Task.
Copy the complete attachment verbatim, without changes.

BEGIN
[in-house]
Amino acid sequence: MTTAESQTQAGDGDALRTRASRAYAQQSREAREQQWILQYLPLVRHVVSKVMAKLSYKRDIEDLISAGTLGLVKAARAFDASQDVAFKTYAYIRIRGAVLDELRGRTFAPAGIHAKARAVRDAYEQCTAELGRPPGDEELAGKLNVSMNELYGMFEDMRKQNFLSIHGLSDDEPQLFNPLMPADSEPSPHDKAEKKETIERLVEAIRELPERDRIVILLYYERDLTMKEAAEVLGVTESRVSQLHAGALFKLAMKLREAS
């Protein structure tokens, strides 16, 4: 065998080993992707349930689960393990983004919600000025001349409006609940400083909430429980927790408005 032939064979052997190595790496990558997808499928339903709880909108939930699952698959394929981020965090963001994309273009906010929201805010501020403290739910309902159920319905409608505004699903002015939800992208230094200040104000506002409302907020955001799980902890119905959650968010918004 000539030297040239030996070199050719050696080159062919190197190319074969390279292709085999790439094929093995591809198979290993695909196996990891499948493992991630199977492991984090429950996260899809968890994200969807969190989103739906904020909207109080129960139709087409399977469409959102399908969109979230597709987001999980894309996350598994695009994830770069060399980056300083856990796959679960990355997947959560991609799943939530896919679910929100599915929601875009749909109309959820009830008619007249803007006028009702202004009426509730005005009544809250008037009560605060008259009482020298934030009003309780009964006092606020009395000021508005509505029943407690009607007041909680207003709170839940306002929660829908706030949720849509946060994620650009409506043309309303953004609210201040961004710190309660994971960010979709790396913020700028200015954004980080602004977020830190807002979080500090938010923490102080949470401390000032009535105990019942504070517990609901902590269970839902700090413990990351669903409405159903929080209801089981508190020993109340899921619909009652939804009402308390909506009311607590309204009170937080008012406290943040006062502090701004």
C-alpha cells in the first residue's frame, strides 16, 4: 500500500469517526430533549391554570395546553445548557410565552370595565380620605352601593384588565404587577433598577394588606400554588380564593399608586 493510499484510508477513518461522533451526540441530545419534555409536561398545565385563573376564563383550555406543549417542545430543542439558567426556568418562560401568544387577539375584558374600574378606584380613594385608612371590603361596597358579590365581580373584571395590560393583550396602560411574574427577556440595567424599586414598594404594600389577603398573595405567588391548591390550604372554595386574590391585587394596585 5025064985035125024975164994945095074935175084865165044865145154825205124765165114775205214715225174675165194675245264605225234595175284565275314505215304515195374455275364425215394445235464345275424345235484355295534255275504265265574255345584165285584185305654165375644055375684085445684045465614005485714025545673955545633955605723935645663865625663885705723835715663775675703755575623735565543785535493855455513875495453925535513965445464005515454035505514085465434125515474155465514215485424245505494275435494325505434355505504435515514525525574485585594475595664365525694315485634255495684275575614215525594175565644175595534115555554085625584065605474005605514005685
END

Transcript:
[in-house]
Amino acid sequence: MTTAESQTQAGDGDALRTRASRAYAQQSREAREQQWILQYLPLVRHVVSKVMAKLSYKRDIEDLISAGTLGLVKAARAFDASQDVAFKTYAYIRIRGAVLDELRGRTFAPAGIHAKARAVRDAYEQCTAELGRPPGDEELAGKLNVSMNELYGMFEDMRKQNFLSIHGLSDDEPQLFNPLMPADSEPSPHDKAEKKETIERLVEAIRELPERDRIVILLYYERDLTMKEAAEVLGVTESRVSQLHAGALFKLAMKLREAS
């Protein structure tokens, strides 16, 4: 065998080993992707349930689960393990983004919600000025001349409006609940400083909430429980927790408005 032939064979052997190595790496990558997808499928339903709880909108939930699952698959394929981020965090963001994309273009906010929201805010501020403290739910309902159920319905409608505004699903002015939800992208230094200040104000506002409302907020955001799980902890119905959650968010918004 000539030297040239030996070199050719050696080159062919190197190319074969390279292709085999790439094929093995591809198979290993695909196996990891499948493992991630199977492991984090429950996260899809968890994200969807969190989103739906904020909207109080129960139709087409399977469409959102399908969109979230597709987001999980894309996350598994695009994830770069060399980056300083856990796959679960990355997947959560991609799943939530896919679910929100599915929601875009749909109309959820009830008619007249803007006028009702202004009426509730005005009544809250008037009560605060008259009482020298934030009003309780009964006092606020009395000021508005509505029943407690009607007041909680207003709170839940306002929660829908706030949720849509946060994620650009409506043309309303953004609210201040961004710190309660994971960010979709790396913020700028200015954004980080602004977020830190807002979080500090938010923490102080949470401390000032009535105990019942504070517990609901902590269970839902700090413990990351669903409405159903929080209801089981508190020993109340899921619909009652939804009402308390909506009311607590309204009170937080008012406290943040006062502090701004």
C-alpha cells in the first residue's frame, strides 16, 4: 500500500469517526430533549391554570395546553445548557410565552370595565380620605352601593384588565404587577433598577394588606400554588380564593399608586 493510499484510508477513518461522533451526540441530545419534555409536561398545565385563573376564563383550555406543549417542545430543542439558567426556568418562560401568544387577539375584558374600574378606584380613594385608612371590603361596597358579590365581580373584571395590560393583550396602560411574574427577556440595567424599586414598594404594600389577603398573595405567588391548591390550604372554595386574590391585587394596585 5025064985035125024975164994945095074935175084865165044865145154825205124765165114775205214715225174675165194675245264605225234595175284565275314505215304515195374455275364425215394445235464345275424345235484355295534255275504265265574255345584165285584185305654165375644055375684085445684045465614005485714025545673955545633955605723935645663865625663885705723835715663775675703755575623735565543785535493855455513875495453925535513965445464005515454035505514085465434125515474155465514215485424245505494275435494325505434355505504435515514525525574485585594475595664365525694315485634255495684275575614215525594175565644175595534115555554085625584065605474005605514005685